Right now, it’s almost as if the U.S. government is doing everything it can to accelerate the extinction of the U.S. dollar as a reserve currency… escalating debt, increasing inflation, and rising deficits are all toxic to the longevity of the dollar as a reserve currency.
If not the dollar, though, then who? The options are limited. The euro – hostage to the EU’s political infighting – always seems to be one debt crisis (or charismatic anti-Europe populist) away from calls for its dissolution. And the No. 3 reserve currency, the yen, has as its home an economy that’s in the midst of a multi-decade drift into irrelevance.
With the rise of the Chinese economy, the renminbi is an obvious contender. But the renminbi isn’t even freely convertible and is still subject to capital controls. It’s nowhere close to becoming a global currency – let alone a reserve currency.
What is more promising – or, for the dollar, threatening – is currency digitalization. Many countries have been struggling to figure out how the rise of cryptocurrencies and the blockchain will impact currencies. Most central banks, including the Fed, have alternately ignored, threatened, and weakly embraced elements of the blockchain.
But China, always attuned to an opportunity to exercise ever-greater control, has since 2014 been developing a central bank digital version of the country’s currency. Its digital version of the yuan will function like cash – and be completely centralized and controlled by the country’s central bank.
As a commentator wrote earlier this week in the Financial Times…
… [the digitized renminbi could] hasten the decline of the dollar’s dominance as the world’s leading reserve currency. It could also hasten the acceptance of the renminbi as the main rival to the U.S. currency… if China captures the first-mover advantage to meet the world’s demand for use of digital currencies to settle international financial transactions and own digital assets, the appeal of its [currency] could rise sharply.
Fundamental to cryptocurrencies is the element of anonymity afforded by the decentralized blockchain ledger. A digital currency controlled by the Bank of China and the Chinese Communist Party – denominated in a currency that’s as useful outside of China as fish sunglasses – isn’t (ever) going to overthrow the U.S. dollar as the world’s reserve currency. It may, though, become widely used in the developing countries, if China were to make receipt of Belt and Road Initiative (formerly One Belt, One Road) investment contingent on using its digital currency.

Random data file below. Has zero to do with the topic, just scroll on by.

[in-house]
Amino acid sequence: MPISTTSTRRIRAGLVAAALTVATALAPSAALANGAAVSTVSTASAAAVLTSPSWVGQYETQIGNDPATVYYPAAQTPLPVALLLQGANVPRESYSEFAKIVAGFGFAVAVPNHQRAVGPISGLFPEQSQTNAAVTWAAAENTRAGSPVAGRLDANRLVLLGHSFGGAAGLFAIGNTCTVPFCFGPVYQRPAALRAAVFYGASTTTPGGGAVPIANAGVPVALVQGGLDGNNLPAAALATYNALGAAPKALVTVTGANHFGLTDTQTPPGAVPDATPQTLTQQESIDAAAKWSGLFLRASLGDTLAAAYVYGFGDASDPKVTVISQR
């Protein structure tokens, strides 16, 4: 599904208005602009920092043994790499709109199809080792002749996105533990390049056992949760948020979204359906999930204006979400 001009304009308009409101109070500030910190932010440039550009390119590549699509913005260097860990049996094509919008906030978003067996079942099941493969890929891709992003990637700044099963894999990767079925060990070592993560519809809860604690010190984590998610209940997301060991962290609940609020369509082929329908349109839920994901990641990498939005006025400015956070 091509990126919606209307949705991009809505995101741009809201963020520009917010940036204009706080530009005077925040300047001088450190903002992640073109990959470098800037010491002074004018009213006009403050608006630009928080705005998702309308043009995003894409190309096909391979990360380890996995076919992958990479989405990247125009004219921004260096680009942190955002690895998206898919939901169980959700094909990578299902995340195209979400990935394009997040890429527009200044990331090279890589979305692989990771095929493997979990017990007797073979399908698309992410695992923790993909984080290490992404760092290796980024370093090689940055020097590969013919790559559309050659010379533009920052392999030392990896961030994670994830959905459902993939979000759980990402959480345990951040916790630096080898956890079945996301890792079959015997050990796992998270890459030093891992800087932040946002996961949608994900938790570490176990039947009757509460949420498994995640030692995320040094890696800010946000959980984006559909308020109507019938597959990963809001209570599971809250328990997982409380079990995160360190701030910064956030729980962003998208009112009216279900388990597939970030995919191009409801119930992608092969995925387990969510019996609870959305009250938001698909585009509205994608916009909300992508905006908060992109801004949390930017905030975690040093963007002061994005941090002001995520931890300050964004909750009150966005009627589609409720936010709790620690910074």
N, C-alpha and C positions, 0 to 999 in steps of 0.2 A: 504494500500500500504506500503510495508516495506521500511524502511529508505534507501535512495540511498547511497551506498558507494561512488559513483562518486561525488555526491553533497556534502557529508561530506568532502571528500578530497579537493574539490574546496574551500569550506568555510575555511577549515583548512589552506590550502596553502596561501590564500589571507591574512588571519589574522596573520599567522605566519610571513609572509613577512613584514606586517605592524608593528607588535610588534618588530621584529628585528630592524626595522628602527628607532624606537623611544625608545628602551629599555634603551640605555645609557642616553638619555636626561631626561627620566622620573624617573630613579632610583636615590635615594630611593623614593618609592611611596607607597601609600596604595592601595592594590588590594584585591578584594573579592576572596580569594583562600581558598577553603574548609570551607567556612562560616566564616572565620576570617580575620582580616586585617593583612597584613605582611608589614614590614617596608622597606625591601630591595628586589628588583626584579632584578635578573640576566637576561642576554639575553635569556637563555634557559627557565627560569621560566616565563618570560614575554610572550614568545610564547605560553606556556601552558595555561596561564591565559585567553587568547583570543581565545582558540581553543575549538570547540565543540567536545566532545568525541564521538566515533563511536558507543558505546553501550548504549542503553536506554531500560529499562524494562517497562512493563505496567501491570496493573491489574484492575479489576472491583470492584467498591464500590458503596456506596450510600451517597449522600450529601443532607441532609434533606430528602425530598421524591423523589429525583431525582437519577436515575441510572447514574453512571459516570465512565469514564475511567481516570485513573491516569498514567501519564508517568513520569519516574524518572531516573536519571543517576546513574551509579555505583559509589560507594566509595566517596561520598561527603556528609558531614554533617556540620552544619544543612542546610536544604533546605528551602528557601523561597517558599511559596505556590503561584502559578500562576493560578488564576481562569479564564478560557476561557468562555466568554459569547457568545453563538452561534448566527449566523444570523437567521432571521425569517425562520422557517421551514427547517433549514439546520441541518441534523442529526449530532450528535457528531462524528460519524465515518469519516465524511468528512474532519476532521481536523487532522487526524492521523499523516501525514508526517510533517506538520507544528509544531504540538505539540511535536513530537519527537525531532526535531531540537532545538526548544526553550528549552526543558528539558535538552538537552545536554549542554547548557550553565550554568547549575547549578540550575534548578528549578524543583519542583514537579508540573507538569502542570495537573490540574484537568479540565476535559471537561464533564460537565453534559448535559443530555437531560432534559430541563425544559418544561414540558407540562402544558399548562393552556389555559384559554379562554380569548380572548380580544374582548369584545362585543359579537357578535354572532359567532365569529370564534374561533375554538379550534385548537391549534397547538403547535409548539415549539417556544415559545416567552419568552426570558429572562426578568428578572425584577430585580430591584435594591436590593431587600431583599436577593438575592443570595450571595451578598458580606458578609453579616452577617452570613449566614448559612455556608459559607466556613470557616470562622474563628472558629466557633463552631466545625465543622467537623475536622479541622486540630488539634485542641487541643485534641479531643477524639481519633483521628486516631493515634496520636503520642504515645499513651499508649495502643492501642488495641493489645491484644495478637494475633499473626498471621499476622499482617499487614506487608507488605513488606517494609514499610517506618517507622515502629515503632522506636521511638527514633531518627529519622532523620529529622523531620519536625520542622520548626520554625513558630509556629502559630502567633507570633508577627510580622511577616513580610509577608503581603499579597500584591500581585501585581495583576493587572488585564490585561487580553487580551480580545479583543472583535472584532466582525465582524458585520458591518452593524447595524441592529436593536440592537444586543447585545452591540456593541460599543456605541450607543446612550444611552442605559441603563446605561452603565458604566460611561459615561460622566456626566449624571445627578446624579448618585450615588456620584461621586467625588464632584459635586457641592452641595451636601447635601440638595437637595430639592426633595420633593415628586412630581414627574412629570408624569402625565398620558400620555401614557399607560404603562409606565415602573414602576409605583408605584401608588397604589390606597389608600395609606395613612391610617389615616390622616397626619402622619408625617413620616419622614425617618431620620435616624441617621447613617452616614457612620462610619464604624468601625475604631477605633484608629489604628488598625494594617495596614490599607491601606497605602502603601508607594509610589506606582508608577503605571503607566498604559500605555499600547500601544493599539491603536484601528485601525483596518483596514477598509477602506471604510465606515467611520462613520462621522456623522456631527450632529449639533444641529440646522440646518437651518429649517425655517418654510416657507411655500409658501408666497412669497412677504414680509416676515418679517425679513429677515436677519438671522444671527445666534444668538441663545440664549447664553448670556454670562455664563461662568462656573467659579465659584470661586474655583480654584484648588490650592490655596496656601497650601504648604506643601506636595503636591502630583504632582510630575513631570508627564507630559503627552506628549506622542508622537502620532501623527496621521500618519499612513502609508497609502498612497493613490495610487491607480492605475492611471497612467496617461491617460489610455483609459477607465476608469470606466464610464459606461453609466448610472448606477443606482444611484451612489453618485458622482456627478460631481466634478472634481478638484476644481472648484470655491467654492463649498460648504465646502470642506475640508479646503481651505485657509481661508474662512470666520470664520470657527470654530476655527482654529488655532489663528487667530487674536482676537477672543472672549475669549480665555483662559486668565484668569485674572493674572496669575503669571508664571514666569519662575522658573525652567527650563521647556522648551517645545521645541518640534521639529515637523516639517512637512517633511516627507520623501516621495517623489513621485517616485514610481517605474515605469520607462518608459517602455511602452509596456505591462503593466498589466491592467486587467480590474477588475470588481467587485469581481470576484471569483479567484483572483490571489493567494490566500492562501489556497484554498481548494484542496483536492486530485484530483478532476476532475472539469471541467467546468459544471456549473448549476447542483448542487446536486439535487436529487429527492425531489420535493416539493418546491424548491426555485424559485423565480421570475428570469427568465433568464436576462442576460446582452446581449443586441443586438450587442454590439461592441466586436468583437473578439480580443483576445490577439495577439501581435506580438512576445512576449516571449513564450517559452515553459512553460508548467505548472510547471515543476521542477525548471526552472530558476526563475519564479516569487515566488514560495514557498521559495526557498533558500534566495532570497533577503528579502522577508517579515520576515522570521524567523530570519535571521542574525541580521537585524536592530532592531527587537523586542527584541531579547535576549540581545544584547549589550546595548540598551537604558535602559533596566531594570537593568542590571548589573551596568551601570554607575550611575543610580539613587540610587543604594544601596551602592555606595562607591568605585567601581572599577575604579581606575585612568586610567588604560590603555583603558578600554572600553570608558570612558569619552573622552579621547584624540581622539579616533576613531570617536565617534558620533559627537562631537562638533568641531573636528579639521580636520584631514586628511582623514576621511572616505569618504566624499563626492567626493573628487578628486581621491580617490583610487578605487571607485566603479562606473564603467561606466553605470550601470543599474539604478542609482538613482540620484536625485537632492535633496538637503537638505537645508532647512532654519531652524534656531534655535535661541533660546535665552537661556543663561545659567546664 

Most likely is that the U.S. dollar continues to be nudged out of the ring. The other reserve currency options – euro, yen, renminbi, digital renminbi – may become more palatable in relation to a debauched dollar. And in time, bitcoin – or a future cryptocurrency standard-bearer – may also be used as a reserve currency.
What to Do?
There’s one asset that’s held its value over time – and which will continue to do so, regardless of the Fed and China and European bureaucrats: Gold.
Your wealth will be much safer if you’re holding at least a portion of it in gold… not in anticipation of the price of gold rising (though it likely will), but just as a way to preserve your capital. (Check out Stansberry Research’s precious metals monthly advisory here.)
Bitcoin is another – though more speculative – option. If one day the cryptocurrency blue-chip becomes only a sliver of a reserve currency holding for the world’s central banks, its value will explode. That probably won’t happen… but in the meantime, it’s the one currency that isn’t subject to the whims of central banks and politicians. (Trish Regan has been writing a lot about bitcoin lately… And recently sat down with crypto expert Eric Wade. You can learn more.)
And finally… reduce your exposure to the dollar (and the United States). Open a bank account abroad. Buy some foreign real estate, and shares of companies outside the U.S. If you’re really feeling extreme, look into giving up your U.S. passport – though only after acquiring another citizenship first.
It’s not no más for the dollar yet… But you want to be ready for when it is.